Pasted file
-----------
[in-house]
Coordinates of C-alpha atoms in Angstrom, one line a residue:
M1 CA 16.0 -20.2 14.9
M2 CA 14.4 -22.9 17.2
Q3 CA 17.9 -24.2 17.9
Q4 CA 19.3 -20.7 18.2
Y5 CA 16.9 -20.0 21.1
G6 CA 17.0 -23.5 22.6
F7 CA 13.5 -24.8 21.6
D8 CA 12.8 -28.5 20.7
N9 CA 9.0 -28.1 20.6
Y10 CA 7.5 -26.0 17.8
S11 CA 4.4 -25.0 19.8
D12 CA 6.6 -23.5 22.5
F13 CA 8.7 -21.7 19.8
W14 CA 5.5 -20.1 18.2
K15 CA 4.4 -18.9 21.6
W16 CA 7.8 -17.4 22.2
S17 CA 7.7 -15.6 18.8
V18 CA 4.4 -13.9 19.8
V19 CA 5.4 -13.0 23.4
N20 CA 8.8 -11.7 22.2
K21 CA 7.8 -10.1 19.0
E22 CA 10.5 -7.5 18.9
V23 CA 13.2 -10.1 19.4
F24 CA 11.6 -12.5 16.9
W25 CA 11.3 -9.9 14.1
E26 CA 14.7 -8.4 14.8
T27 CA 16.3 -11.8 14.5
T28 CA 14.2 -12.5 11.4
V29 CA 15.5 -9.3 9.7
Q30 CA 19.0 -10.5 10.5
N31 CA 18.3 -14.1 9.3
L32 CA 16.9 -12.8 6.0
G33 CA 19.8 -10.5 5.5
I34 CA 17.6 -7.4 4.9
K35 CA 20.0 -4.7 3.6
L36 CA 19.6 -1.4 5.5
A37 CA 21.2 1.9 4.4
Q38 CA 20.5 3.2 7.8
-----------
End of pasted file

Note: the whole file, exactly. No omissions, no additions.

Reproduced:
[in-house]
Coordinates of C-alpha atoms in Angstrom, one line a residue:
M1 CA 16.0 -20.2 14.9
M2 CA 14.4 -22.9 17.2
Q3 CA 17.9 -24.2 17.9
Q4 CA 19.3 -20.7 18.2
Y5 CA 16.9 -20.0 21.1
G6 CA 17.0 -23.5 22.6
F7 CA 13.5 -24.8 21.6
D8 CA 12.8 -28.5 20.7
N9 CA 9.0 -28.1 20.6
Y10 CA 7.5 -26.0 17.8
S11 CA 4.4 -25.0 19.8
D12 CA 6.6 -23.5 22.5
F13 CA 8.7 -21.7 19.8
W14 CA 5.5 -20.1 18.2
K15 CA 4.4 -18.9 21.6
W16 CA 7.8 -17.4 22.2
S17 CA 7.7 -15.6 18.8
V18 CA 4.4 -13.9 19.8
V19 CA 5.4 -13.0 23.4
N20 CA 8.8 -11.7 22.2
K21 CA 7.8 -10.1 19.0
E22 CA 10.5 -7.5 18.9
V23 CA 13.2 -10.1 19.4
F24 CA 11.6 -12.5 16.9
W25 CA 11.3 -9.9 14.1
E26 CA 14.7 -8.4 14.8
T27 CA 16.3 -11.8 14.5
T28 CA 14.2 -12.5 11.4
V29 CA 15.5 -9.3 9.7
Q30 CA 19.0 -10.5 10.5
N31 CA 18.3 -14.1 9.3
L32 CA 16.9 -12.8 6.0
G33 CA 19.8 -10.5 5.5
I34 CA 17.6 -7.4 4.9
K35 CA 20.0 -4.7 3.6
L36 CA 19.6 -1.4 5.5
A37 CA 21.2 1.9 4.4
Q38 CA 20.5 3.2 7.8